This is the basis of our joy – a joy that can not be taken from us. The world tries to imitate this joy with happiness, self actualization, various physical comforts and pleasures, and so on. Just keep flooding your brain with dopamine and don’t give any thought to matters of life and death. That’s why the last few weeks have been so hard for the world to grasp – because the word had to (for once) come face to face with the idea of mortality. You could not hide in business, or in earthly comforts. We spend so much time denying death – ignoring the godly sorrow and trying instead to focus only on worldly pleasures. But worldly pleasures – which never move beyond the level of feeling things in this world – can not replace true joy.

True godly joy is the joy that Jesus has risen from the dead as the firstfruits of all that believe in him – where he has gone we shall go. There is nothing that can happen in this world to destroy our joy, because it is a joy that goes beyond this world.

That doesn’t mean we aren’t ever sad, or as they say now, depressed. But it does mean that even in our sadness, we are not overcome, we do not lost hope and we are still joyful. It’s why, even at funerals, even as we shed tears, and as we grieve the loss of a loved one in this world, we are still filled with joy because we know that our loved one is with Jesus, and someday soon we will be with him as well.

After the resurrection, the disciples were preaching in the temple. They were arrested and told to stop preaching the name of Jesus. They said, “We must obey God rather than man.” When they were beaten and released, they rejoiced that they were counted worthy of suffering for the name. That’s the sort of joy they had over the resurrection. The sort of joy that, when finally called to either renounce Jesus or die, the apostles all chose death, and went to their deaths with joy and in the peace which God gives. Only John was allowed to die a natural death. He was ready to die – he suffered greatly, even being exiled to Patmos for a time as a criminal. And yet, even then, John was filled with the joy of the resurrection.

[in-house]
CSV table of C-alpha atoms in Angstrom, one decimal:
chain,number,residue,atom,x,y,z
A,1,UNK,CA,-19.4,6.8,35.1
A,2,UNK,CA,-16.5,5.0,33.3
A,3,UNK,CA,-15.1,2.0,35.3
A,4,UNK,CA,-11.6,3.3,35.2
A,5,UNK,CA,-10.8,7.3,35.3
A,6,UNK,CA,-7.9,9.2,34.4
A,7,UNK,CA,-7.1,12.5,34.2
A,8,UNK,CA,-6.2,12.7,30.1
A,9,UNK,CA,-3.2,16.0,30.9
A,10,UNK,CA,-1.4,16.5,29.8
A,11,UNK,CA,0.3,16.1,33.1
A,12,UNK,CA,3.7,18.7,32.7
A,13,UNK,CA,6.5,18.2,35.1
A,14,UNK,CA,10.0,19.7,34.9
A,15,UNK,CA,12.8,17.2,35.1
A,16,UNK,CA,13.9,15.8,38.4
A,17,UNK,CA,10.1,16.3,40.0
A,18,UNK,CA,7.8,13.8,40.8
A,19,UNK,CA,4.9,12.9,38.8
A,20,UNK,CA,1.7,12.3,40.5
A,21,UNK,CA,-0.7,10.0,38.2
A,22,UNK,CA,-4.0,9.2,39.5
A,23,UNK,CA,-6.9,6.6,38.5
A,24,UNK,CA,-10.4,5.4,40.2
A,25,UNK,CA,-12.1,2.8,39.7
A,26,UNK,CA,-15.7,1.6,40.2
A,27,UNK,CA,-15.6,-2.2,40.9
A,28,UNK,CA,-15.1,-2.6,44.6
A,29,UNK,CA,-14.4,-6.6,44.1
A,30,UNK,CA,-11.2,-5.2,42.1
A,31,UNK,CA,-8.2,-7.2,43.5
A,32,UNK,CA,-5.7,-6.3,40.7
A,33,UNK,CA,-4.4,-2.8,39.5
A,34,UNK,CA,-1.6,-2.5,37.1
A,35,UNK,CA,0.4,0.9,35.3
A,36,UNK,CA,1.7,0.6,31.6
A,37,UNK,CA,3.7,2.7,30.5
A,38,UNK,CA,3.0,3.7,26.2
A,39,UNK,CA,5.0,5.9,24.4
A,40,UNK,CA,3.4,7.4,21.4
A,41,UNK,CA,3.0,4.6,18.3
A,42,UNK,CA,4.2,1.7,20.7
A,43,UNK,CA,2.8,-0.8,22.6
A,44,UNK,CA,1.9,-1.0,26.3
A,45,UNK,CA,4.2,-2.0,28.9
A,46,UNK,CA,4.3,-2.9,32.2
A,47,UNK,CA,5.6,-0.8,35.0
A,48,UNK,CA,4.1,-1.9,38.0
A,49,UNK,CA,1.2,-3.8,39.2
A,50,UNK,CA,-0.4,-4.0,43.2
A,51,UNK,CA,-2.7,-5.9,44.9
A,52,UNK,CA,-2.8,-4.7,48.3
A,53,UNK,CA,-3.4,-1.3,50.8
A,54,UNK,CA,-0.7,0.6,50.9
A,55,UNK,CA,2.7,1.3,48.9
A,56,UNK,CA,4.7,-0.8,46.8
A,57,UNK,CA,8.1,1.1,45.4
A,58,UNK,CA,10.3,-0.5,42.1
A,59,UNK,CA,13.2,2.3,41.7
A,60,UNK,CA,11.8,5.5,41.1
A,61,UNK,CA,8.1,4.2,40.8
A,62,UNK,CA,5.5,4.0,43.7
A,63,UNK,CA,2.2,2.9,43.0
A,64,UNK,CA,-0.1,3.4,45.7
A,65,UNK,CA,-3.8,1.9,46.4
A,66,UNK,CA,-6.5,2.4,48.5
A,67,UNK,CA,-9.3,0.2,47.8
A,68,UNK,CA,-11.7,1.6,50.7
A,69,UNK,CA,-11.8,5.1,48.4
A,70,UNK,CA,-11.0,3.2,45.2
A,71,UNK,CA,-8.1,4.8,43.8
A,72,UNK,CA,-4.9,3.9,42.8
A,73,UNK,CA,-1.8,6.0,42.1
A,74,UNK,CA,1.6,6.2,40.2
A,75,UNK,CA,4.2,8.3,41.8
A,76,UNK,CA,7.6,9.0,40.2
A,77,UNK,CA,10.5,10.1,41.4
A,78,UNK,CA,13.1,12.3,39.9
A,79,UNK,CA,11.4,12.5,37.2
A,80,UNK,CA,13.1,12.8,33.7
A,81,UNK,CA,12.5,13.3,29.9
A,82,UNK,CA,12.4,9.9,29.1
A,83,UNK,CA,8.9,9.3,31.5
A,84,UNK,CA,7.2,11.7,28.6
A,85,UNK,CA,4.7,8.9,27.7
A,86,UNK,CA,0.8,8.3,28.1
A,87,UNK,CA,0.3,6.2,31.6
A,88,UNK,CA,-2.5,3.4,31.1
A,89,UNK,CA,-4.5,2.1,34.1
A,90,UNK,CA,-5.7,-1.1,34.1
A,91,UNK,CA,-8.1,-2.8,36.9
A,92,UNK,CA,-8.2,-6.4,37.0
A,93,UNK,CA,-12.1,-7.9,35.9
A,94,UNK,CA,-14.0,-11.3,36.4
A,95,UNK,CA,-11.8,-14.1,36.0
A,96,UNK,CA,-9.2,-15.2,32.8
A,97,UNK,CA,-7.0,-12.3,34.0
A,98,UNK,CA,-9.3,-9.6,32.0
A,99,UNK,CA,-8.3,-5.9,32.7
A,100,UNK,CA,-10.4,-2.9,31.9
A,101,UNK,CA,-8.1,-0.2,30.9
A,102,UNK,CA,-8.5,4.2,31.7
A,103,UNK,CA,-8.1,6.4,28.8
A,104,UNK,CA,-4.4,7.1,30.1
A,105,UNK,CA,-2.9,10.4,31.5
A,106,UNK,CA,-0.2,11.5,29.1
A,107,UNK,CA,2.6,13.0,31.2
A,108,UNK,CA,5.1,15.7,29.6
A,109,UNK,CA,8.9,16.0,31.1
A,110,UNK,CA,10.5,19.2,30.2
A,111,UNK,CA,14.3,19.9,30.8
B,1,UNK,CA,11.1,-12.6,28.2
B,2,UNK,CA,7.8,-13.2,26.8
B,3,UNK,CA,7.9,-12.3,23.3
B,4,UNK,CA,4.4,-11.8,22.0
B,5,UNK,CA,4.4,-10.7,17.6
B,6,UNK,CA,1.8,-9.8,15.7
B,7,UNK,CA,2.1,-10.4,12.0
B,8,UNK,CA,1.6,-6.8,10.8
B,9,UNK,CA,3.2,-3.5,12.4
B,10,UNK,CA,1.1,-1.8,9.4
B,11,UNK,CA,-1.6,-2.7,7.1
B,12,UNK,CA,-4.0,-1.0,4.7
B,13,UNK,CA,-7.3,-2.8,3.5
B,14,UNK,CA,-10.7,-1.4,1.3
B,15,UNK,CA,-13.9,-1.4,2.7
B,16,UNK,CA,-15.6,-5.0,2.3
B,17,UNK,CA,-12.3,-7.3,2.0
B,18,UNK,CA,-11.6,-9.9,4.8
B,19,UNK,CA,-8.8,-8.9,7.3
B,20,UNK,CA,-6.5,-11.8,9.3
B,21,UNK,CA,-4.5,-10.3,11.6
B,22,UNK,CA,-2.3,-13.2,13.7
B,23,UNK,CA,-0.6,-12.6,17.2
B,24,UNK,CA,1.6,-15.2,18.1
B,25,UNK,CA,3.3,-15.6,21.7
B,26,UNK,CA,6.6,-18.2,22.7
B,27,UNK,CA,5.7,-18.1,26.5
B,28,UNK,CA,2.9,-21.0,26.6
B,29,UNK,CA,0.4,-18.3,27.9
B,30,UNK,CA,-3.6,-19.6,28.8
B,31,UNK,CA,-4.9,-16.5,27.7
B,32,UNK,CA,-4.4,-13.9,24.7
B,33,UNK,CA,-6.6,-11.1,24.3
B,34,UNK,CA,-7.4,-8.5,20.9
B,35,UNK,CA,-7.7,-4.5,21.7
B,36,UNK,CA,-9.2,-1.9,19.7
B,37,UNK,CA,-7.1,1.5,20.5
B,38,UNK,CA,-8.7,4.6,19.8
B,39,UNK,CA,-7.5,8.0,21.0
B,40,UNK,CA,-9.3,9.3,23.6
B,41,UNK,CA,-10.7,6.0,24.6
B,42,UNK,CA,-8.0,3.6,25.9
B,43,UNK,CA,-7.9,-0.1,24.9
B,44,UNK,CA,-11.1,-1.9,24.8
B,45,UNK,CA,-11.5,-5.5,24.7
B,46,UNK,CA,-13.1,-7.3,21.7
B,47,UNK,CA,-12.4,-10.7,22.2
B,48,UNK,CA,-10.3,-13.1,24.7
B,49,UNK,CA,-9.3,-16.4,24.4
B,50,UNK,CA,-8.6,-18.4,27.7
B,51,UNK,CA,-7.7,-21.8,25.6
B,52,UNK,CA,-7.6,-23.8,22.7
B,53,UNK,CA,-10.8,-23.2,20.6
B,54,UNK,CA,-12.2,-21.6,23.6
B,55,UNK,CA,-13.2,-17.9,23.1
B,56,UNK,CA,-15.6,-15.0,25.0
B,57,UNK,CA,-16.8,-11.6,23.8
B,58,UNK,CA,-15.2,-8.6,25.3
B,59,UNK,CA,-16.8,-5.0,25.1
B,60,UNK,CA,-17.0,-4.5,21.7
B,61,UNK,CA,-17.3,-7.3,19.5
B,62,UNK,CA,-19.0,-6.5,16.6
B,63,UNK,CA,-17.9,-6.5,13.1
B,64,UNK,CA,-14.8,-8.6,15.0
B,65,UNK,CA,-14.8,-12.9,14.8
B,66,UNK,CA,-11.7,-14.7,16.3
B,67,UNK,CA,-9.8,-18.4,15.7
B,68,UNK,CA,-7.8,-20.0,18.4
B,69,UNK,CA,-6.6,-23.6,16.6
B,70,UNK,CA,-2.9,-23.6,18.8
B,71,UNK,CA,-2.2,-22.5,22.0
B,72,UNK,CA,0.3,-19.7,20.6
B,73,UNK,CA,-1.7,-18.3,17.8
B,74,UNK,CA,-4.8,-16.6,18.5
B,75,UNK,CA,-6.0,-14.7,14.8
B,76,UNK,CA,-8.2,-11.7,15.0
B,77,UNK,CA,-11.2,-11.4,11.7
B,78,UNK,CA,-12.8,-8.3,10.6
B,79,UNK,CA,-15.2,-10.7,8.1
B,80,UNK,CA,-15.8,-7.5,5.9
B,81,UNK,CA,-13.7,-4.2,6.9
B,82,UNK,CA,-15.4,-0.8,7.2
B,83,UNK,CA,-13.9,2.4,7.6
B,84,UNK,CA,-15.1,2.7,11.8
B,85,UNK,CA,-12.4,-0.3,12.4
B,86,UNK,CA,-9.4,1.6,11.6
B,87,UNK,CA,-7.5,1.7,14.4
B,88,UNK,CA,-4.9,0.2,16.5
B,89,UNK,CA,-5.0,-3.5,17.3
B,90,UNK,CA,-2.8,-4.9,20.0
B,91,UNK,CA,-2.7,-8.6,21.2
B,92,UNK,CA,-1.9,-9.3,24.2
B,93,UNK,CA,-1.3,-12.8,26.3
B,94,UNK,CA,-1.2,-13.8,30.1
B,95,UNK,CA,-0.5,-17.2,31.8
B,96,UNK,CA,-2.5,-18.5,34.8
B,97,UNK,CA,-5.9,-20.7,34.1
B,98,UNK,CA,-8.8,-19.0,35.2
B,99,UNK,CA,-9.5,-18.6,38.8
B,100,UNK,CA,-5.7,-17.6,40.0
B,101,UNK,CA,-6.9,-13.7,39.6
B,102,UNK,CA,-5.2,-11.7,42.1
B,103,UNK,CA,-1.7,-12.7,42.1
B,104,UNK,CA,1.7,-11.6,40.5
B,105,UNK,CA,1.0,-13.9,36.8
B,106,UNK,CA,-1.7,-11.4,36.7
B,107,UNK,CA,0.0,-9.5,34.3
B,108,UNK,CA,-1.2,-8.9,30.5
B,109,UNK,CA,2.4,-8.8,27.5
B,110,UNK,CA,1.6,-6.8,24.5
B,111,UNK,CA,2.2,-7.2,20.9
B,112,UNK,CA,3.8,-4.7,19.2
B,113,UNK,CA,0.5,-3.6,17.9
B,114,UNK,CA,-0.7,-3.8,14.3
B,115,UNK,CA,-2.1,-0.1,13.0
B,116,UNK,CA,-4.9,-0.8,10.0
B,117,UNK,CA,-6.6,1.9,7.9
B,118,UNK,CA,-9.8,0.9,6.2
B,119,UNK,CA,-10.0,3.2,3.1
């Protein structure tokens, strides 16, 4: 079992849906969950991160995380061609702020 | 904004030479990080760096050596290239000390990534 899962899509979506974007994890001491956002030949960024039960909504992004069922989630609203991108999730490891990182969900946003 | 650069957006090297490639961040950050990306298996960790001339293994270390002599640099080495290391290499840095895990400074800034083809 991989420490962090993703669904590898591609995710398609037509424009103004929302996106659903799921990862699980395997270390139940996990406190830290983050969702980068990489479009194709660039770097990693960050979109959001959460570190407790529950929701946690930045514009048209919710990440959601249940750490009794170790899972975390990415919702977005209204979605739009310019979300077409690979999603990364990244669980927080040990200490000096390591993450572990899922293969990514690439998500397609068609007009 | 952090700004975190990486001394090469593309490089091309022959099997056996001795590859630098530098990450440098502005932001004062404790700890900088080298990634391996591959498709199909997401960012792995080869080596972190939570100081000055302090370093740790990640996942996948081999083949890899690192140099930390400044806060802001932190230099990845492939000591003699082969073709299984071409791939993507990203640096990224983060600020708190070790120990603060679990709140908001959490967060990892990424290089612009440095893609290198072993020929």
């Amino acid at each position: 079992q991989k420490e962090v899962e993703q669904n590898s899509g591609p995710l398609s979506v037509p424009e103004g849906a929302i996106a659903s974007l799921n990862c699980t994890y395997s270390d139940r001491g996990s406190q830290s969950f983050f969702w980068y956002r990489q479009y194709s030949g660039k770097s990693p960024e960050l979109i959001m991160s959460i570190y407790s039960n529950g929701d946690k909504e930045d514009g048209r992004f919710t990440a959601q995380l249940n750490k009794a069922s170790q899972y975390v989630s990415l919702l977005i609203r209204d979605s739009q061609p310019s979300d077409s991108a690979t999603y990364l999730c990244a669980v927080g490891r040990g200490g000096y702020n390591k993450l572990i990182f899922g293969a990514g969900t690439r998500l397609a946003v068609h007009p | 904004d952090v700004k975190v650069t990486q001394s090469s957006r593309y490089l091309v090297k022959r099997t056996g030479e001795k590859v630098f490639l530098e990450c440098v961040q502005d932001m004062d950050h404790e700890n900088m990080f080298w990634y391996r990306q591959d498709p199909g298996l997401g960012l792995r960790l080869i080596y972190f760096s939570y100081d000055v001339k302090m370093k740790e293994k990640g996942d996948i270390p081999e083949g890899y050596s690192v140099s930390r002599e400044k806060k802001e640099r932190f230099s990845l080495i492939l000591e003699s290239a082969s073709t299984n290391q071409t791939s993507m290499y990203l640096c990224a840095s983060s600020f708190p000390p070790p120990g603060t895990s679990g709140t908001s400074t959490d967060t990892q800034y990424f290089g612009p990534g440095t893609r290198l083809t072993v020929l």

That’s what Jesus resurrection does. It is either a fraud – and therefore of no importance at all. Or it is real and the most important thing that has ever happened because Jesus broke the power of death. CS Lewis points out that the resurrection must be one of these two either not important at all, or the most important – what it can never be is of moderate importance. As if it were kind of cool, but not really anything big. We’re talking death undone. There is no bigger event. There is nothing that impacts us more – even all these years later and even moving forward into forever.

The joy of the resurrection remains. And no matter what happens to us in this world, that joy can not be taken from us. Not by loss, or sadness, or grief, or even death. The joy of the resurrection breaks through all of those. And so we rejoice. With angels and archangels and all the company of heaven.